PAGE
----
This week, the Cato Institute promoted an opinion piece on gerrymandering by JLF’s Mitch Kokai on its Overlawyered website, which focuses on the high costs of America’s legal system. Kokai’s article focuses on a report from the Mercatus Center at George Mason University. The report’s author, Charles Blahous, argues that instead of focusing on the partisan outcomes of gerrymandering, reform should focus on limiting the irregularity of district shapes. Blahous also asserts that the best way to achieve that goal is through federal law rather than the judicial system. Kokai quotes Blahous in his article:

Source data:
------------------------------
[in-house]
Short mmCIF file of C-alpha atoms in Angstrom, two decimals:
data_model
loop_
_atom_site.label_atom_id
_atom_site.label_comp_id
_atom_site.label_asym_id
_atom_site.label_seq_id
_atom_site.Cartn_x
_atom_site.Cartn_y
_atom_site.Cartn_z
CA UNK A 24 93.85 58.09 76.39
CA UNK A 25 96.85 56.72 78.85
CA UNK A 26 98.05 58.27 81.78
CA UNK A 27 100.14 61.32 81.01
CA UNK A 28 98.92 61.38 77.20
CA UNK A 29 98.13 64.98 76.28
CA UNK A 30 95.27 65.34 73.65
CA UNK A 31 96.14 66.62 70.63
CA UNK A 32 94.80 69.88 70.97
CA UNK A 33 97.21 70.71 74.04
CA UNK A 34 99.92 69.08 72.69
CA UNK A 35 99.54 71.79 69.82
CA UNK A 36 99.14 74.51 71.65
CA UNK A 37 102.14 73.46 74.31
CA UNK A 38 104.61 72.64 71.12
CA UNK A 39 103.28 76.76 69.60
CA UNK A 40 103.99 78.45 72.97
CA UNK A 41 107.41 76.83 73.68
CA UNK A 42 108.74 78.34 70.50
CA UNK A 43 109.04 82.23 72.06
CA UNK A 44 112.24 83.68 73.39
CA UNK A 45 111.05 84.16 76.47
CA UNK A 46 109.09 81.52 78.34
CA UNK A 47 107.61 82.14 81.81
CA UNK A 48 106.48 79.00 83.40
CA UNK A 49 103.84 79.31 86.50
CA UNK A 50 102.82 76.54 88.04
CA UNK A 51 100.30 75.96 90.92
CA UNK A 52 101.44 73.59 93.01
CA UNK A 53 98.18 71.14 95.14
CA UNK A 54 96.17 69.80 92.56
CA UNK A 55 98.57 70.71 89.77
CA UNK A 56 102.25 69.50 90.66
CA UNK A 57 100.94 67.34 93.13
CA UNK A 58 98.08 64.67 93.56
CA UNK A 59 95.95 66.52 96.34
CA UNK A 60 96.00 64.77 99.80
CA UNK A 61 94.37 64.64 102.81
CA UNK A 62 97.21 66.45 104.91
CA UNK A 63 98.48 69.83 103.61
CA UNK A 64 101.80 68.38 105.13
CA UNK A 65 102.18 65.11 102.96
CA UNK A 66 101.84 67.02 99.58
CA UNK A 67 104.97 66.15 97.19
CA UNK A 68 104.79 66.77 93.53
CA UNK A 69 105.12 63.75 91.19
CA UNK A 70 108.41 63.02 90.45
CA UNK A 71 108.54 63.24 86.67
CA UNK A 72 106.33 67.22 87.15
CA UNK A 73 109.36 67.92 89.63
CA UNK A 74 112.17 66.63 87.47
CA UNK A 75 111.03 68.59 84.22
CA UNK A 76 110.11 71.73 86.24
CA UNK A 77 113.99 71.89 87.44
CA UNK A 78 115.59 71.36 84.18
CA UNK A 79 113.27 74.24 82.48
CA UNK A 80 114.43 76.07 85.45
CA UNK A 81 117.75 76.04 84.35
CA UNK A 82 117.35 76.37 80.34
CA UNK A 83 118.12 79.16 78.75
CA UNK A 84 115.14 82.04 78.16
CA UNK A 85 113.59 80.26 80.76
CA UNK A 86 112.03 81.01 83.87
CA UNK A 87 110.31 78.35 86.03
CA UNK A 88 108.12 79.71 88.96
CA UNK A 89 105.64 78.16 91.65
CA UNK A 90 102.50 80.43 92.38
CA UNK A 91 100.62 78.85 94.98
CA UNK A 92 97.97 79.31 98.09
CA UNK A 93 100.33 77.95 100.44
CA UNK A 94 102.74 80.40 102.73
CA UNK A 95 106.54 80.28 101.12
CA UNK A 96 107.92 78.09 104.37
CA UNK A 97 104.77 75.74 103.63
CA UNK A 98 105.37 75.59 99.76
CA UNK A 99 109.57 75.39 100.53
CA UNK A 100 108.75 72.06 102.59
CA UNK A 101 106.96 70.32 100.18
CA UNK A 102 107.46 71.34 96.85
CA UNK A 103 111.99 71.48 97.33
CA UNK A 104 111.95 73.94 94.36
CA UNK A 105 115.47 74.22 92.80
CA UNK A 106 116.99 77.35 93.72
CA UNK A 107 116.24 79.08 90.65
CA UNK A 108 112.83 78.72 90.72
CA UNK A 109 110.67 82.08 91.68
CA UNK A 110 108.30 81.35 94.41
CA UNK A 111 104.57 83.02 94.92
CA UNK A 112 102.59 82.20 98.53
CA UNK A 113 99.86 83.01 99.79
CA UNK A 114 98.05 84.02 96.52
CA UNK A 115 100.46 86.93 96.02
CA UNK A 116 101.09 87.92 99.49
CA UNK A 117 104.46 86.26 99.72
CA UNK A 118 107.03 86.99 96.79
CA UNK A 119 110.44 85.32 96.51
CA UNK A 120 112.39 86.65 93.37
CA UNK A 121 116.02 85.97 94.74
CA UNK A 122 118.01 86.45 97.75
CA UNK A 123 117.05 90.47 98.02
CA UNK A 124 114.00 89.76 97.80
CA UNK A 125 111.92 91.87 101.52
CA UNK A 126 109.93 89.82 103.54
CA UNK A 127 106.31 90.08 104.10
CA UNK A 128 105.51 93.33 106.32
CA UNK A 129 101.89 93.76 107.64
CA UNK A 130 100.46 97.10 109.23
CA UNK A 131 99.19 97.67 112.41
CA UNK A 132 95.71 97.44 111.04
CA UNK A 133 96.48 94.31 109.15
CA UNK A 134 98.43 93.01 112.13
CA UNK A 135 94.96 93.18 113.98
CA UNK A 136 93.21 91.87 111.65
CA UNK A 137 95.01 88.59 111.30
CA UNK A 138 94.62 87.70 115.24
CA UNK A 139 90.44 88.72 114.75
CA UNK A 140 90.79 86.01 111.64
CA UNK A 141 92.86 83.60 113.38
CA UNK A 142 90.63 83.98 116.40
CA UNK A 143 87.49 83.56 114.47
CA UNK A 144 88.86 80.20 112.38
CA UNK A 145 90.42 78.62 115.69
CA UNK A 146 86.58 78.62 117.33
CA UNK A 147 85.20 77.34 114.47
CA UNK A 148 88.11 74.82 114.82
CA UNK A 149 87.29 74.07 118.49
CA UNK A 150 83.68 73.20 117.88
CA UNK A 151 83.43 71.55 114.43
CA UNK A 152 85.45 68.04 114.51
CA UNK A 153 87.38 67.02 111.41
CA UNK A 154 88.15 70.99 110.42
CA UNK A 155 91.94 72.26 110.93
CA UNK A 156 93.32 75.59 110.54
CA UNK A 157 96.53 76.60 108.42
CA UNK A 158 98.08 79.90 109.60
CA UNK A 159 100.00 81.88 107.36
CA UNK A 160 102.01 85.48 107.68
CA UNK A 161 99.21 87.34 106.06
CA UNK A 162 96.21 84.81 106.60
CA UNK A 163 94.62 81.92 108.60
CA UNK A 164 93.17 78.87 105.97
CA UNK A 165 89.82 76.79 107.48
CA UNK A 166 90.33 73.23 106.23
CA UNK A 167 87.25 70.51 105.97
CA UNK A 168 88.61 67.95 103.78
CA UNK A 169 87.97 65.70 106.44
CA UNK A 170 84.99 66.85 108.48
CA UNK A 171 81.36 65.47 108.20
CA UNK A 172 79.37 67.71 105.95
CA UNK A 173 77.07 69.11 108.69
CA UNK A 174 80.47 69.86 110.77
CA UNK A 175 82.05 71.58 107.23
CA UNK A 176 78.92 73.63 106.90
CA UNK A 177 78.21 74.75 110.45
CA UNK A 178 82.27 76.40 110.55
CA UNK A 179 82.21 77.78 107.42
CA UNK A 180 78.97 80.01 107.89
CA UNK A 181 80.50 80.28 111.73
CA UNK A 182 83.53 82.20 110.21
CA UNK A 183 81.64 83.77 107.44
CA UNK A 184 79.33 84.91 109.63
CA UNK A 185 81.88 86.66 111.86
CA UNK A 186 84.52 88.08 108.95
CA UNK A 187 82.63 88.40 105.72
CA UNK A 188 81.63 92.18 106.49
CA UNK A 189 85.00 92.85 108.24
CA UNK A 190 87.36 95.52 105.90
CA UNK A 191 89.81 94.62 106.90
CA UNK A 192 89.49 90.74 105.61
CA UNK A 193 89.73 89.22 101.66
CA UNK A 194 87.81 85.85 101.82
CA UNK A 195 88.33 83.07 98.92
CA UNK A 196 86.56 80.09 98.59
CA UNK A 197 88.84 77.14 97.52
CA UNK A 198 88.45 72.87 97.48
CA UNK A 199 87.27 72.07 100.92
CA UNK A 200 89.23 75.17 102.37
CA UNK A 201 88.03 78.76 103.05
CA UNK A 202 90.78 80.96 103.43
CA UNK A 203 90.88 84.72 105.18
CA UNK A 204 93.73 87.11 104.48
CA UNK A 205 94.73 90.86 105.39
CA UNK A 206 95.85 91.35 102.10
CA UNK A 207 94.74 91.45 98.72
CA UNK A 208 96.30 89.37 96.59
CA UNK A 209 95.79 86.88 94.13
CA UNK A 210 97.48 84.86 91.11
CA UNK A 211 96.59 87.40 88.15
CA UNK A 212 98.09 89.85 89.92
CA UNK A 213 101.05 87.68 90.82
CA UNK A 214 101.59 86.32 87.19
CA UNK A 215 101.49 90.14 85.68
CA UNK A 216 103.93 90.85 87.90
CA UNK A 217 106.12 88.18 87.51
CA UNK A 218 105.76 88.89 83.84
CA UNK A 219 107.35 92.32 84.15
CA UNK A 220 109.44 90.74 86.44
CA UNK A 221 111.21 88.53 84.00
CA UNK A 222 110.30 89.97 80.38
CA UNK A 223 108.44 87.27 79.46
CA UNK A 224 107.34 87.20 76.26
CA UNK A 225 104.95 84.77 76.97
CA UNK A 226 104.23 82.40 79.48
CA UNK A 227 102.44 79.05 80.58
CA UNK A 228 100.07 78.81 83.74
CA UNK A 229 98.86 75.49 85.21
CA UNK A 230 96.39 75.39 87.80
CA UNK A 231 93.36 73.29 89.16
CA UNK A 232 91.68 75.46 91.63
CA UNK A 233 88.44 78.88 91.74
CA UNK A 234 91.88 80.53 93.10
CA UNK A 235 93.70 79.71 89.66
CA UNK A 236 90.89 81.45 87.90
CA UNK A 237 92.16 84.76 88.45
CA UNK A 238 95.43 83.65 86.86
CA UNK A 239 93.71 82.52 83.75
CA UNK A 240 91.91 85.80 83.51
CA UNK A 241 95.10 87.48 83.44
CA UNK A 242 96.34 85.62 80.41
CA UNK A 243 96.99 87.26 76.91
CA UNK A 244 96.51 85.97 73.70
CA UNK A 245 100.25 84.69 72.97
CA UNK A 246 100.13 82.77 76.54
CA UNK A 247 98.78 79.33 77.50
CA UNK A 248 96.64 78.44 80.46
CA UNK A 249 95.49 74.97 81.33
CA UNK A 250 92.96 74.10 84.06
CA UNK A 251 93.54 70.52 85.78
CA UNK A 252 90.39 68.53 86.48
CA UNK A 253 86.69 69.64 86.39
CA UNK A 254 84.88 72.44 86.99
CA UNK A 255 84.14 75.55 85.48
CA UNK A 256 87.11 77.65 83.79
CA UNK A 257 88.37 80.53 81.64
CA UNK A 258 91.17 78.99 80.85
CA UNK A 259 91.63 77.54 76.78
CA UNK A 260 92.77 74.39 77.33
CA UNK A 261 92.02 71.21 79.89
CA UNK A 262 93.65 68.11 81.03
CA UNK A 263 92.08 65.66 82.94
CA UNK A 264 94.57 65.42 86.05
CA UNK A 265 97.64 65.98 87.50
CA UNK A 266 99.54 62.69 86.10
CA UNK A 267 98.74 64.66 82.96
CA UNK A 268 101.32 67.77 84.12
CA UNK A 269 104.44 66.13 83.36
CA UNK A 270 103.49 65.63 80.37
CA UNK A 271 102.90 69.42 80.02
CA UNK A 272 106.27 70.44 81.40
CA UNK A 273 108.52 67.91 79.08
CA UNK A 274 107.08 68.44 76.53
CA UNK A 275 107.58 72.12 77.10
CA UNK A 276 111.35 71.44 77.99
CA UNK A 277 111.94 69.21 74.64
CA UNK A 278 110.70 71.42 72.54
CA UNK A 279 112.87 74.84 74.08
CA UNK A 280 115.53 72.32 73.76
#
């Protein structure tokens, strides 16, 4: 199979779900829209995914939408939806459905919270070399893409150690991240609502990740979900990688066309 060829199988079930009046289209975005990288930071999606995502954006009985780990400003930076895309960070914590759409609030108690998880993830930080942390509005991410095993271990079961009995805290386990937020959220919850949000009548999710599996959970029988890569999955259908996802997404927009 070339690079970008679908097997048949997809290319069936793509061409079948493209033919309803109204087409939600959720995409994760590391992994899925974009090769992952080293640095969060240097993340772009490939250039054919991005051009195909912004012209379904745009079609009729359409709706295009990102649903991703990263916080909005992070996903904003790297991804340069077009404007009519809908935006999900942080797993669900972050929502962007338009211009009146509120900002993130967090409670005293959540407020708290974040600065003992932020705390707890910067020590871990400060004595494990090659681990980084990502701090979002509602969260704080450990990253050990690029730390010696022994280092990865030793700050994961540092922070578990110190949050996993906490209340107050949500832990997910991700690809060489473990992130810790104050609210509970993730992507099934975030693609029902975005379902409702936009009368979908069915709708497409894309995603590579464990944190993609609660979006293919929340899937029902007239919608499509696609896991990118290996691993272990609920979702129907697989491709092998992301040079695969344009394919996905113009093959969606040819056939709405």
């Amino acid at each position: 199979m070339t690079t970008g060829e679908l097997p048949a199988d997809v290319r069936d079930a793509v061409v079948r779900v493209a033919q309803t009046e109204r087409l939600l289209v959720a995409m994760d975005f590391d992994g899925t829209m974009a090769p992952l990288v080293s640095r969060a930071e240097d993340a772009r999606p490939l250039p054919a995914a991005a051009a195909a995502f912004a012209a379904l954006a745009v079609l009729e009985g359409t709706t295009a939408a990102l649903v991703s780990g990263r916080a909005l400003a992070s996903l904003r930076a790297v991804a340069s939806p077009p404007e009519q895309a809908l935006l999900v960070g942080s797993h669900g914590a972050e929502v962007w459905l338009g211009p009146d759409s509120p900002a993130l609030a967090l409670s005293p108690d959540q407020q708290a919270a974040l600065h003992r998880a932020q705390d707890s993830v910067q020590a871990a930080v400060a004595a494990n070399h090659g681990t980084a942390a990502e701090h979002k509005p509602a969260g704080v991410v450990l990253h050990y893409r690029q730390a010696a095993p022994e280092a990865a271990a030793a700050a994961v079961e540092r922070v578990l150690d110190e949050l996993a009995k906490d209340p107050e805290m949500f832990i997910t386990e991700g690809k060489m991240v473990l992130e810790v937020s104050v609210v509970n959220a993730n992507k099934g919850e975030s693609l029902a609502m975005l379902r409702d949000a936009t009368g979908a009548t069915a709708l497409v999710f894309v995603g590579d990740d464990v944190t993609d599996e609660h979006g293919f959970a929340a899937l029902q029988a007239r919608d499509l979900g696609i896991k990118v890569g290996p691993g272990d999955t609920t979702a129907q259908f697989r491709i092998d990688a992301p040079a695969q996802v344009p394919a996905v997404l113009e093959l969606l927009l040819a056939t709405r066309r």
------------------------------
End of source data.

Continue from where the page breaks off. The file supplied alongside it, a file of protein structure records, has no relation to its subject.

“Gerrymandering is a substantial public policy problem and should be constrained,” said report author Charles Blahous, Mercatus senior research strategist… “The focus on the political effects of gerrymandering has been somewhat misguided,” he said during an interview for the John Locke Foundation’s “HeadLocke” podcast. “Gerrymandering reform, if you want to do it right, shouldn’t be a matter of a political balancing exercise.”

Read Kokai’s full article here and see more recommendations from Cato’s Overlawyered website here. You can also listen to Mitch Kokai’s interview with Charles Blahous here.